Separation and the legal position of fathers

No father had applied for Parental Responsibility before the separation and few had heard of the need for unmarried fathers to gain such a status. The main factor determining men's awareness concerned the mother-father relationship. When there was a conflict between them one or both sought help and were informed about the man's weak legal position. Even after a cohabitation breakdown half did not think about their legal responsibility over the child:

"I haven't thought of that [laugh]. Um, the legal rights ... I don't look at [it] in terms of legal rights. I see it more as social justice and moral right ... Whereas if you're married it's because the marriage and the family is like this legal thing then there are these legal rights." (Father)

While most knew little of the need to apply for a Parental Rights Agreement and for that to be signed by the child's mother, a small group of men insisted on negotiating the break-up and division of childcare through the courts. Those men that did follow up their claims to parental contact were relatively satisfied with the outcome:

"If you agree to pay maintenance ... and you split up and you finally find yourself in court, at least it gives you some rights over those children that you didn't have before." (Father)

Father-child contact after the separation

All the mothers initially assumed primary responsibility for the child, usually with the father moving out and into accommodation that was unsuitable for the child or children to stay on a regular basis.

Like married men, these cohabiting fathers' contact with the child dropped dramatically after the separation, even when they had been the child's primary care-giver. As with all fathers, the patterns of their contact varied, depending largely upon the relationship between father and mother and patterns of financial exchange (see Figure 1).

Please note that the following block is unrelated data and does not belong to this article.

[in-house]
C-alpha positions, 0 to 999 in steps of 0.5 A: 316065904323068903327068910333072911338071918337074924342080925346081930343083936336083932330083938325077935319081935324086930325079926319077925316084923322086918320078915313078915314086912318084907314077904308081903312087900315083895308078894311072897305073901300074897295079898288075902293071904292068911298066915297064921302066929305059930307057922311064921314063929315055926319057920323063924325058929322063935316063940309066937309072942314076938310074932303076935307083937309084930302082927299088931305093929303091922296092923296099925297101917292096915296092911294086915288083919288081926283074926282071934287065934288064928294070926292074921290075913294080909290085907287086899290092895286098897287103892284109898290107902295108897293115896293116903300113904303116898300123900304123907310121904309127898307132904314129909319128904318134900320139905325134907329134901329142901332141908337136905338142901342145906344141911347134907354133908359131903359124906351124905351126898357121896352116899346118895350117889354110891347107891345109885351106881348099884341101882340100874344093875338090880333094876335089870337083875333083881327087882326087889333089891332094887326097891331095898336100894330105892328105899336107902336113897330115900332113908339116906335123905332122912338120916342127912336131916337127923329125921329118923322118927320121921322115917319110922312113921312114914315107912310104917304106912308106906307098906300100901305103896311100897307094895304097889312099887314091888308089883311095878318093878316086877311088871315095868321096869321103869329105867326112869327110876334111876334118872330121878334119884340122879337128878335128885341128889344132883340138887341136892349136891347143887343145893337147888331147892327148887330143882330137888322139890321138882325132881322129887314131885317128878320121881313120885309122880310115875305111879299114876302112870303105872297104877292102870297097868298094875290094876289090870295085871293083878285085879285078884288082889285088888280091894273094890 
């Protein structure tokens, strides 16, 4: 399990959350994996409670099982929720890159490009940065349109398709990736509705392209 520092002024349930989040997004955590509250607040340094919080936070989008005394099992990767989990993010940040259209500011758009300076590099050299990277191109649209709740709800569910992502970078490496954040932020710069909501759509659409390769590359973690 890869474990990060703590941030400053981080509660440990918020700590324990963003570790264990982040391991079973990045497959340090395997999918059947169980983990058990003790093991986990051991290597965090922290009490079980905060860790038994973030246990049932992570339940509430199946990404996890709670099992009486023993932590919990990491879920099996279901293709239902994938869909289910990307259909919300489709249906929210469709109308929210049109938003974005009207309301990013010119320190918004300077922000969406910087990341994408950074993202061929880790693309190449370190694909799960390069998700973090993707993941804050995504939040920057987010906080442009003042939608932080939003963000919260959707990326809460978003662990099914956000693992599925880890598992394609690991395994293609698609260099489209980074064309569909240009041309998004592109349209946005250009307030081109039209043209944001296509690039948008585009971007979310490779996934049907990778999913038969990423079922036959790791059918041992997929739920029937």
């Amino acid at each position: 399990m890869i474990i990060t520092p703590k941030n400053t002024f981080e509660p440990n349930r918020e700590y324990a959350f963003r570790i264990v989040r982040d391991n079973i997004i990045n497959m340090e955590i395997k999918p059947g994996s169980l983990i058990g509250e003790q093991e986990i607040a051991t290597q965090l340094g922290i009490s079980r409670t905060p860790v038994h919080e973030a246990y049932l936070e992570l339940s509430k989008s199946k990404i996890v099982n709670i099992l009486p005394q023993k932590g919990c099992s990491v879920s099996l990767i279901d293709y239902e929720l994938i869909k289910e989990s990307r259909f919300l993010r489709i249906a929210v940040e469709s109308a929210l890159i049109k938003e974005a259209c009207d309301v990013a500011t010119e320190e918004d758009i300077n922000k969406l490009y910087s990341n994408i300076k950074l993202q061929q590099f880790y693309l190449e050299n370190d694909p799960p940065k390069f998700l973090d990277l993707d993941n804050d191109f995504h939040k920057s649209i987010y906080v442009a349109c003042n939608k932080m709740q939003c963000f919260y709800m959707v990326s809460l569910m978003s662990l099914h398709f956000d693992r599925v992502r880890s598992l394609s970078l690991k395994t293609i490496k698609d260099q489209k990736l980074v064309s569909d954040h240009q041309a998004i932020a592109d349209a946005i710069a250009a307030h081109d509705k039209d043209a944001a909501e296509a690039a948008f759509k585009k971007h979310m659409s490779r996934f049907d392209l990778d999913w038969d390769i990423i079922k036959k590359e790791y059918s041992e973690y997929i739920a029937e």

The patterns of contact in Figure 1 conceal the complex factors behind individual cases. For example, one of the 'no contact' men had gone with his new partner to Australia; another had been excluded as a result of a dispute over residence with the child. The two resident fathers had older children who chose to move in with dad after a lengthy time with mum. Most of those who saw the child for half the week claimed that they did so on the mother's terms and depicted themselves very much as 'secondary' parents.

His and her perceptions of parenting

In a sub-sample both ex-partners were interviewed. They tended to agree with one another about what had happened in the relationship. The fathers who did not have residence with their children expressed feelings of loss, and the mothers had sympathy for their position:

"I think it's very tough ... for fathers who split up from their children ... people who haven't got married are even on a more sticky slope. I think it's tough for all fathers you know to suddenly lose their children and they may not have been the ones that started the whole process, it seems terribly hard..." (Mother)

However, parents' views about the same events often differed. For example, one mother saw paternal reserve as a lack of interest:

"[Father] just accepted that she [child] would go with me and that was it. It never even came into discussion that she would stop with him, never. He's not really been interested ... not been there for her." (Mother)

For him, the interest is acute: